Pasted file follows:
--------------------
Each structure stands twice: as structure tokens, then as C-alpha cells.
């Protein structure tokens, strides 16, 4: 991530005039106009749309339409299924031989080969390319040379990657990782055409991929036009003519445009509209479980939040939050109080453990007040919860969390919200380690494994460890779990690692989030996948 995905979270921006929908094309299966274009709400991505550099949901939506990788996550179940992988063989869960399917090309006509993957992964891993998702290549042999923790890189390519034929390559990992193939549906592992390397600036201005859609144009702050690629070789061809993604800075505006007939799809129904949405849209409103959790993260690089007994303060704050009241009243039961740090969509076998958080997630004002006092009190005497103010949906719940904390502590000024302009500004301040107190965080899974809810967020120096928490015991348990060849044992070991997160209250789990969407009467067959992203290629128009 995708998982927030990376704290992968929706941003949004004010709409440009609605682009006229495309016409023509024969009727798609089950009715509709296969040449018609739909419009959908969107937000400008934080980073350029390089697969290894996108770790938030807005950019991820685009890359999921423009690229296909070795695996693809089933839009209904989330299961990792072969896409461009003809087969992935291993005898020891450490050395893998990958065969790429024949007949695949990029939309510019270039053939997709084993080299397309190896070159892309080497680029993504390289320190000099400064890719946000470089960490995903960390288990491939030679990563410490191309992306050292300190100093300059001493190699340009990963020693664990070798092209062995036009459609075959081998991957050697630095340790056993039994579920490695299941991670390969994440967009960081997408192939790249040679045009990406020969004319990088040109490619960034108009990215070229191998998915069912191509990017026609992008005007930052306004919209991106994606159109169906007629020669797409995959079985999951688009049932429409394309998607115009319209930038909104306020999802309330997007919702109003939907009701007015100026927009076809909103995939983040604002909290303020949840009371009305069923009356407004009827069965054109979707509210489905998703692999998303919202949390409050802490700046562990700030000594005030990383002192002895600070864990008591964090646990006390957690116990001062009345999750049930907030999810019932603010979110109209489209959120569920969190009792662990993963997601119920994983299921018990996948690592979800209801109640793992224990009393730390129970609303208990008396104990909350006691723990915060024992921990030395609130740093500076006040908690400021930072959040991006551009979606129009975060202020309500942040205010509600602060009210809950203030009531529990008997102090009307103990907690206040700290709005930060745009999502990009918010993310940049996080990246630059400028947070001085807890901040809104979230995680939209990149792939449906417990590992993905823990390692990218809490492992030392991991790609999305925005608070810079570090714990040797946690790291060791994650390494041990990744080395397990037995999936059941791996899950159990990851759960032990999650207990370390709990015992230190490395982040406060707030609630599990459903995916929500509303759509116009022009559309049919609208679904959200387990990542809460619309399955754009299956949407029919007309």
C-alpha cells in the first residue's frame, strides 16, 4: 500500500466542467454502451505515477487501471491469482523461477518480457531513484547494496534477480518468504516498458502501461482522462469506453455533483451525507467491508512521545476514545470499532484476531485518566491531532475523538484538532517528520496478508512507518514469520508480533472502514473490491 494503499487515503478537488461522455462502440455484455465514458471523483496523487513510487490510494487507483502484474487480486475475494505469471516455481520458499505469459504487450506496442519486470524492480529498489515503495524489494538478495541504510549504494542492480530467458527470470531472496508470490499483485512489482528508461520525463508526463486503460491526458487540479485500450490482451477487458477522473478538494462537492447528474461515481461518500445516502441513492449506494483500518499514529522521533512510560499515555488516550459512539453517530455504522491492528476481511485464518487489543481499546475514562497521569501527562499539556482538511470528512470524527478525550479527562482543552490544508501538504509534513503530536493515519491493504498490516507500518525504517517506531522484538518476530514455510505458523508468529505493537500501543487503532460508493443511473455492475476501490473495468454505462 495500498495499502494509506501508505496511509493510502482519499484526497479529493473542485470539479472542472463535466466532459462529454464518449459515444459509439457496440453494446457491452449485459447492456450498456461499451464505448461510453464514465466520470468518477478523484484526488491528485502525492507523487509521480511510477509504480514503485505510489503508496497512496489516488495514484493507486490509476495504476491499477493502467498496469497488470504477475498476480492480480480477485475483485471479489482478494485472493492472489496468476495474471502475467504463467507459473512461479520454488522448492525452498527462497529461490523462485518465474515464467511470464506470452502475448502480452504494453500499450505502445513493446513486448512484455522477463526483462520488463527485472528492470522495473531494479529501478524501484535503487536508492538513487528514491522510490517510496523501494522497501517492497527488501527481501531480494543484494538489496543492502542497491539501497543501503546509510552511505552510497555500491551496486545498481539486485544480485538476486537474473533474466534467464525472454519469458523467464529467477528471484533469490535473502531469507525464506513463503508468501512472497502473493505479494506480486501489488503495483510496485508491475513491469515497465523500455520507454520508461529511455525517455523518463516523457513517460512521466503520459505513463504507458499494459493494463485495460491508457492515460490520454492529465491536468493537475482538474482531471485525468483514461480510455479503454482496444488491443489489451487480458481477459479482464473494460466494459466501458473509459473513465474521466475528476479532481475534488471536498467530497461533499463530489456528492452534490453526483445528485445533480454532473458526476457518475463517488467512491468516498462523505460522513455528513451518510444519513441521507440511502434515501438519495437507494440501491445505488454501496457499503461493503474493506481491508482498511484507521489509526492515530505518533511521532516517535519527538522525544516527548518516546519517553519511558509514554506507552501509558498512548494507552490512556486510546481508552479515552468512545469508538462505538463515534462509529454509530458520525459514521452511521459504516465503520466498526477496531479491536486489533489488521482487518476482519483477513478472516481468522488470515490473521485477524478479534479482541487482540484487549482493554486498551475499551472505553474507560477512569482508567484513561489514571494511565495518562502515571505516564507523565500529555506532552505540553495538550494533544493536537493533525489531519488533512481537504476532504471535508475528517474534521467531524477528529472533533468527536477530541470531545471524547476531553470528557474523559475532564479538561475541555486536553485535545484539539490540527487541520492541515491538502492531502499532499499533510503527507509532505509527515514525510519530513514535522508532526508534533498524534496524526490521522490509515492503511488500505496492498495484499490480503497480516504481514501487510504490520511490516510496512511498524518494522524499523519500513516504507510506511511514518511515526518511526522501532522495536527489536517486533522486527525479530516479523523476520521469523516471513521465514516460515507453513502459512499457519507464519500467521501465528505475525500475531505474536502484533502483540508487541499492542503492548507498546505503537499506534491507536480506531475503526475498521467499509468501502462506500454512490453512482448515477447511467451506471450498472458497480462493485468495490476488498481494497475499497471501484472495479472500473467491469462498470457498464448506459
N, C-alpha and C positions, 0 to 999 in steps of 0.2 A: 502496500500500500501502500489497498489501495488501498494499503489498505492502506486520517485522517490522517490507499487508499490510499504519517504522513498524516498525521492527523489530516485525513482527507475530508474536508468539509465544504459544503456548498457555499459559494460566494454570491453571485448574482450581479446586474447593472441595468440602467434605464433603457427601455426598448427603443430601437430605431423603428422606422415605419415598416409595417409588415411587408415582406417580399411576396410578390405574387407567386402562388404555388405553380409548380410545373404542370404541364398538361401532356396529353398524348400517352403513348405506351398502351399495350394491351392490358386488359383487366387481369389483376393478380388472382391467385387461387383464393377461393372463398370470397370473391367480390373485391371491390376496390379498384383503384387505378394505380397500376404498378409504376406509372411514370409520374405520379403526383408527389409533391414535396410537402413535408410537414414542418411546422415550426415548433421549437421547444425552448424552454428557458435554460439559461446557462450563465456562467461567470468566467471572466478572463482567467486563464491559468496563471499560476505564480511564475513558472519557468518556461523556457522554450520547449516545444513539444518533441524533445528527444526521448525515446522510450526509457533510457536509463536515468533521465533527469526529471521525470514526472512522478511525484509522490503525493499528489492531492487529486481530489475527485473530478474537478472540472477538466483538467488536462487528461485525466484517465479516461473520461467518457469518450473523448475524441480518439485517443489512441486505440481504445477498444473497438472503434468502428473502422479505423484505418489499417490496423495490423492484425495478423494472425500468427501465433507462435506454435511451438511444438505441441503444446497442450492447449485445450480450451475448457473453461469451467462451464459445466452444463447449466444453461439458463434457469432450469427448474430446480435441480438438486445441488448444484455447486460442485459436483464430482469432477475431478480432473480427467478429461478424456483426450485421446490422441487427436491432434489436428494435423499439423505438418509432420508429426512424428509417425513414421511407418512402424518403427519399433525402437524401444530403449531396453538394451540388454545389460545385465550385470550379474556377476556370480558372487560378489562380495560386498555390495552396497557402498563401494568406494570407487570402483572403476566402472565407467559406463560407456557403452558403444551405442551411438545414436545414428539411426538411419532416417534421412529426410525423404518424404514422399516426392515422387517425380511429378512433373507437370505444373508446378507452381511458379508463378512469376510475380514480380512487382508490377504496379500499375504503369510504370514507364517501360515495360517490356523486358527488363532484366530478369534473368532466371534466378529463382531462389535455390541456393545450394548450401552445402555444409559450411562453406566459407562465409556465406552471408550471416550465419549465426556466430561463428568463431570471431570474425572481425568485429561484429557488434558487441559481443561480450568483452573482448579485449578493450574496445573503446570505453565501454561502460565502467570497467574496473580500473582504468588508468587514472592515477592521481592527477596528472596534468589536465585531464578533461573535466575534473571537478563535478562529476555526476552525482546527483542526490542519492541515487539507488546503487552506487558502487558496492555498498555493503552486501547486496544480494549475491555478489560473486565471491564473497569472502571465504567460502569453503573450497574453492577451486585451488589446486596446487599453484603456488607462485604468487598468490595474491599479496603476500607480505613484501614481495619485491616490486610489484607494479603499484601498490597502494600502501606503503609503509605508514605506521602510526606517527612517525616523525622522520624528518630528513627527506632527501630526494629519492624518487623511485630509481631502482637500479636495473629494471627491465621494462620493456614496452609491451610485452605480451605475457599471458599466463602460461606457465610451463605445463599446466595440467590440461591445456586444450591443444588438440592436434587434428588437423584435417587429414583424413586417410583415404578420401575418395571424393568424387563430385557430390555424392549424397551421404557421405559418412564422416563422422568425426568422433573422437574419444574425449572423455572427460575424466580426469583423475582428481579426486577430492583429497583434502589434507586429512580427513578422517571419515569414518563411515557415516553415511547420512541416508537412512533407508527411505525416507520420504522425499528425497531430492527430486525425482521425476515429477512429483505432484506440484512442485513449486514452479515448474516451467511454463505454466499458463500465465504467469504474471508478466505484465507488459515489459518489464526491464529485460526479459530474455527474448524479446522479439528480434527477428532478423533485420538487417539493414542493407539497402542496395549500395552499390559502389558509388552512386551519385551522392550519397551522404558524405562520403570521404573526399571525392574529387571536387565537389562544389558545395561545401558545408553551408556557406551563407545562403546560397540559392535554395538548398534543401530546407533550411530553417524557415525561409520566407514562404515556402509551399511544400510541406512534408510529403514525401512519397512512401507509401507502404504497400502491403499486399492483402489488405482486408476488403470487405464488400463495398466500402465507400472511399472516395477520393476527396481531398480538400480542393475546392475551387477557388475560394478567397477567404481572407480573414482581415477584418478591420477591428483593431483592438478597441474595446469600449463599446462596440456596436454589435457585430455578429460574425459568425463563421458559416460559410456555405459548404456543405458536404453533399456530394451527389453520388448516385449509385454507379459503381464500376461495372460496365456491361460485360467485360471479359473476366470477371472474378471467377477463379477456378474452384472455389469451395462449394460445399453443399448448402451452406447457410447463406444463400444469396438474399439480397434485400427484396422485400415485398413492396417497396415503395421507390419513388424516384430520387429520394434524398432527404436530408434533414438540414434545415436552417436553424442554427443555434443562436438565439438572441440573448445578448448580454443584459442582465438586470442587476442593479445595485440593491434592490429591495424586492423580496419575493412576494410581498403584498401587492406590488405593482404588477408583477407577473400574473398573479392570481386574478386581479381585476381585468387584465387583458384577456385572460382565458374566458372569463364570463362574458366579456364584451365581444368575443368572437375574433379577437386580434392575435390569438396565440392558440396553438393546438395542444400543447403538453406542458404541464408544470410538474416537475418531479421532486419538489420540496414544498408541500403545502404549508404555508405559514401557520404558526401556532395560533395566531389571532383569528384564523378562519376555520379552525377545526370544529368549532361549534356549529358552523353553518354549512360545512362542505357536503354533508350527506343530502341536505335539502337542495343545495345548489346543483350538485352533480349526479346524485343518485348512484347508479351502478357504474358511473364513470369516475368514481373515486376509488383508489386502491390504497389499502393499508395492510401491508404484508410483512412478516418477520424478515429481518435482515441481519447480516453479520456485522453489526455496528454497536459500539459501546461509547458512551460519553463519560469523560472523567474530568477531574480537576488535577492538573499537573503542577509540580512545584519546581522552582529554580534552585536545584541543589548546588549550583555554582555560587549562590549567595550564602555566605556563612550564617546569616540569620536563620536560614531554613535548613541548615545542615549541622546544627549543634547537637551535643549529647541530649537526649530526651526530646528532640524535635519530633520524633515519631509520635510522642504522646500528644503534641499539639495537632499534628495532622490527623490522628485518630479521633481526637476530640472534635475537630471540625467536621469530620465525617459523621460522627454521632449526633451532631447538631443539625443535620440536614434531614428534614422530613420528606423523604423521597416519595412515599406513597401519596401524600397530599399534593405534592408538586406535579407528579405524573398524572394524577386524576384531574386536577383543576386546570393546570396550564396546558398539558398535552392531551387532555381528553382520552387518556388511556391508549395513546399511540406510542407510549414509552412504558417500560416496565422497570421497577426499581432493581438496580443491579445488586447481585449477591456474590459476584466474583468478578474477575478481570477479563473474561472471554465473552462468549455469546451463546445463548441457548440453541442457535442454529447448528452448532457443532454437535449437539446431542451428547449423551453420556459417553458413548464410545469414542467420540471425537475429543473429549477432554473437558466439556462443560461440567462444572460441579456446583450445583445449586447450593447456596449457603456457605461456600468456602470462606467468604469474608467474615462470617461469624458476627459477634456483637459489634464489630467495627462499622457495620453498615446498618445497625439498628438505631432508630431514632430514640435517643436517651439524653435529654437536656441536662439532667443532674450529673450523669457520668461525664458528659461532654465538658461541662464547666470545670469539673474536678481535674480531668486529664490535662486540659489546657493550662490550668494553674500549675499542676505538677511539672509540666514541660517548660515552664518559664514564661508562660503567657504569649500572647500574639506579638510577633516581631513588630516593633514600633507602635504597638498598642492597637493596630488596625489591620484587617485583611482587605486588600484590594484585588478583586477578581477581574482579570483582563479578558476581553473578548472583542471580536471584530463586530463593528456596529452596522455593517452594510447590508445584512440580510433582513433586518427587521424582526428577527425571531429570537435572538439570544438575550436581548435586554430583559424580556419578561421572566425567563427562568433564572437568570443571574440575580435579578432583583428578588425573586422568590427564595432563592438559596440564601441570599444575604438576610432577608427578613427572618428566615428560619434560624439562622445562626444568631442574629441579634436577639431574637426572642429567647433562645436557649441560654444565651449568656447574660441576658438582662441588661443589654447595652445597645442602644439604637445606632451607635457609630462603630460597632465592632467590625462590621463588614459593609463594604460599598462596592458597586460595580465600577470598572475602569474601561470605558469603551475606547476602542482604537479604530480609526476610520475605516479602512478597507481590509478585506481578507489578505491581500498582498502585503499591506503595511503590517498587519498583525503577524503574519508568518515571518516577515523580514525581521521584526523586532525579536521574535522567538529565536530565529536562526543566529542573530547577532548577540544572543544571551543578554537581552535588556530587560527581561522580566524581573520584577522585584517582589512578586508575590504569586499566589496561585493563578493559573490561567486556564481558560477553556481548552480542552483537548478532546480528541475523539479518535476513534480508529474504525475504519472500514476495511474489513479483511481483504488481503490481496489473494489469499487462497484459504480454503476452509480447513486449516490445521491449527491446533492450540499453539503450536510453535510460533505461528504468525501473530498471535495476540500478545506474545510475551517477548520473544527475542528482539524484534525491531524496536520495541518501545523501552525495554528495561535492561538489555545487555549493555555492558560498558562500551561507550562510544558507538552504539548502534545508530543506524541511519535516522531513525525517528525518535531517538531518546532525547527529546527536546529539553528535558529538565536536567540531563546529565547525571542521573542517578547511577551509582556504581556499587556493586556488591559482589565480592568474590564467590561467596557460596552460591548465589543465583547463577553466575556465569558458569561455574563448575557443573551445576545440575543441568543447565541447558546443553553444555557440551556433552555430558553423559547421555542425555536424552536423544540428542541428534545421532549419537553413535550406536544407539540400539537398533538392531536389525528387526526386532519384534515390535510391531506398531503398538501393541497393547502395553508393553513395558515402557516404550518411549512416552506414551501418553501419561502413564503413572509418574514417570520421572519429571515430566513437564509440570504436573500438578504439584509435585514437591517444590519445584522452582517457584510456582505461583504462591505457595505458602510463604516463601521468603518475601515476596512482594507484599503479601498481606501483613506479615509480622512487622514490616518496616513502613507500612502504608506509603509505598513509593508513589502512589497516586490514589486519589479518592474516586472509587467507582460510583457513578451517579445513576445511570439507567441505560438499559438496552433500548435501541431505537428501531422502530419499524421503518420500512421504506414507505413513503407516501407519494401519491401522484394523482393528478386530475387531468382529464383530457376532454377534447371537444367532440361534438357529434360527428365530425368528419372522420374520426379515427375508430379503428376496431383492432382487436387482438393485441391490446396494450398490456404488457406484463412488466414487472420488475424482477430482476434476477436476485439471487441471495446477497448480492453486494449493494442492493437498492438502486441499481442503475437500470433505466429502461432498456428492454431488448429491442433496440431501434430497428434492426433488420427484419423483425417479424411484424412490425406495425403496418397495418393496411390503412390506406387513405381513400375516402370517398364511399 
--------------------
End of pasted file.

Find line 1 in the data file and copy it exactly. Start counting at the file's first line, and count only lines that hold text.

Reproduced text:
Each structure stands twice: as structure tokens, then as C-alpha cells.